The feature directorial debut of John Ford then known as "Jack Ford" Straight Shooting was one of four features and five shorts he directed in 1917 alone, five of which were "Cheyenne Harry" adventures with Carey starting with the short The Soul Herder (although Carey had already made eight other Cheyenne Harry shorts with Fred Kelsey the same year). Right from the start, Ford's assured visual touch is evident, fitting epic scope and scale into an Academy frame, as are his thematic concerns about the shrinking of the untamed wild as a consequence of western expansion. The economy of Ford's storytelling benefits from the familiarity of tropes in the western as a film genre even as early as 1917 but also from the his visual sense, introducing Flint against a backdrop of wide open space and a large herd of cattle, Sims in the comparative intimacy of the ranch, his grown children at work and rest in single shots, and Harry popping out of the hollow of a tree to read the his wanted poster freshly nailed to a branch. Doorways frame the barrier between the wild and civilization with certain characters shown entering or hanging at the threshold, and both set furnishings and natural exterior features are used in the foreground or background to give a sense of depth, and the action sequences are briskly edited, suggesting that Ford picked up quite a bit in the four years he apprenticed under his older brother Francis Ford () who had come to California four years ahead of his brother and would helm nearly two hundred shots and features between 1909 and 1928 (and acted in nearly five hundred shorts and films from 1909 up until his death in 1953).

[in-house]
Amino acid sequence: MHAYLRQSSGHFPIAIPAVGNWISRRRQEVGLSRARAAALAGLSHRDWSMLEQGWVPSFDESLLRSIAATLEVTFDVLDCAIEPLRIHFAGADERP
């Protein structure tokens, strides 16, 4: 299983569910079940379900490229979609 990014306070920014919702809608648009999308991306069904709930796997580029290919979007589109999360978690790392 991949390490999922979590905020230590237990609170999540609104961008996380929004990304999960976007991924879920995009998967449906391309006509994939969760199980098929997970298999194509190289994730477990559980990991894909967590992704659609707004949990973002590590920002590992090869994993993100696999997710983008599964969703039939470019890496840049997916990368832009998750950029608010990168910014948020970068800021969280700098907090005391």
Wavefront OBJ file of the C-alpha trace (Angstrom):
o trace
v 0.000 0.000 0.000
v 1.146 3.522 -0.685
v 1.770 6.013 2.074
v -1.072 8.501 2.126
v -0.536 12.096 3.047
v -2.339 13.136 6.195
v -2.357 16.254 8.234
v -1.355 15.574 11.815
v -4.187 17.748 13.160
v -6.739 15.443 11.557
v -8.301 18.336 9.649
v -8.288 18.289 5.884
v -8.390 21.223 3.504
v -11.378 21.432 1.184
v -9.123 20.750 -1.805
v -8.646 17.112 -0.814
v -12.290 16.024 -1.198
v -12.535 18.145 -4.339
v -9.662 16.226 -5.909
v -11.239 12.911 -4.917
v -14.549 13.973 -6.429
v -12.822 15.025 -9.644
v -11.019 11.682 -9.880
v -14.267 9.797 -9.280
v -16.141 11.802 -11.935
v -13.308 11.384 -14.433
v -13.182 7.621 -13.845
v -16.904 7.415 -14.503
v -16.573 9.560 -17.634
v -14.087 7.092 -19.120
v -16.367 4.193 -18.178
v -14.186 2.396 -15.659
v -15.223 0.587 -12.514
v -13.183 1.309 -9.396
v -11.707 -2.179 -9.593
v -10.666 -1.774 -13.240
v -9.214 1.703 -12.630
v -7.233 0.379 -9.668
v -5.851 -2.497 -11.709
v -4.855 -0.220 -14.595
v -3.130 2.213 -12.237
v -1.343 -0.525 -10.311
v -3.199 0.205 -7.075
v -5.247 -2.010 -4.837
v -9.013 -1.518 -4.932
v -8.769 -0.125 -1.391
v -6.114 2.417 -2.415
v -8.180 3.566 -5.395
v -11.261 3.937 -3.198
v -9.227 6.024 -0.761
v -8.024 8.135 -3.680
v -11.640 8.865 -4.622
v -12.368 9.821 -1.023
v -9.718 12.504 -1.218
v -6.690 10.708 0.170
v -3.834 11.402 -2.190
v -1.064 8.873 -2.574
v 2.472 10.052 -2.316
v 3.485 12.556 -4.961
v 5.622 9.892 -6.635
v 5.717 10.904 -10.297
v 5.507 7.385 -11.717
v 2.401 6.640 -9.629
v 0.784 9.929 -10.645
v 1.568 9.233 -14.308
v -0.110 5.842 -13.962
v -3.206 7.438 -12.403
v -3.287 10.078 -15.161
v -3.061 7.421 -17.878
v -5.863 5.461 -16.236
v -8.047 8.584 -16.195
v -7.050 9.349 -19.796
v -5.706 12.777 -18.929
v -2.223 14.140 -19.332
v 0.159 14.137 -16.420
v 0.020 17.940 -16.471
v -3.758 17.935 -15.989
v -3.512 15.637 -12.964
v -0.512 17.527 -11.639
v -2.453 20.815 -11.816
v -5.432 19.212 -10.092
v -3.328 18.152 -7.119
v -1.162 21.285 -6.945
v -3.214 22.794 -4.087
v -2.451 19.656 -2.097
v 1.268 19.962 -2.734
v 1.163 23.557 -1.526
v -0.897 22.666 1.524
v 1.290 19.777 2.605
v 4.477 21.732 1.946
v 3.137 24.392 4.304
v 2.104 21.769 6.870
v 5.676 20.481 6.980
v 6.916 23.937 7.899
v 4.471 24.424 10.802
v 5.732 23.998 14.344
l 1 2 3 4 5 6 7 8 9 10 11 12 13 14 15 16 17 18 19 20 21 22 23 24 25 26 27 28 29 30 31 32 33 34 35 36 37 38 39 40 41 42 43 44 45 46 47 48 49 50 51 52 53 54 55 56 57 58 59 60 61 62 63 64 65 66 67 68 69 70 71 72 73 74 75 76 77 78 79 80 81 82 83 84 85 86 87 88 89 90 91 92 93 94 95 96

Released by Universal in 1917 and reissued in 1925, Straight Shooting was thought lost until a print was discovered in the Czech National Archive. Kino Lorber's 1080p24 MPEG-4 AVC 1.37:1 pillarboxed fullscreen Blu-ray is derived from Universal's 4K restoration which utilized a 35mm safety fine grain element created from the Czech materials from the Library of Congress and a Czech 35mm print belonging to the Museum of Modern Art, and for the most part the image is very clean with the exception of a handful of scratchy segements and frames here and there. The image is clear enough to reveal the lack of fill light used in some of the wider daylight exterior shots and the practice from the earliest days of silent films of shooting interior sets without a roof to use daylight as the primary lighting source (quite noticeable in a number of shots where the light levels of the interior match those seen out of open doors and windows).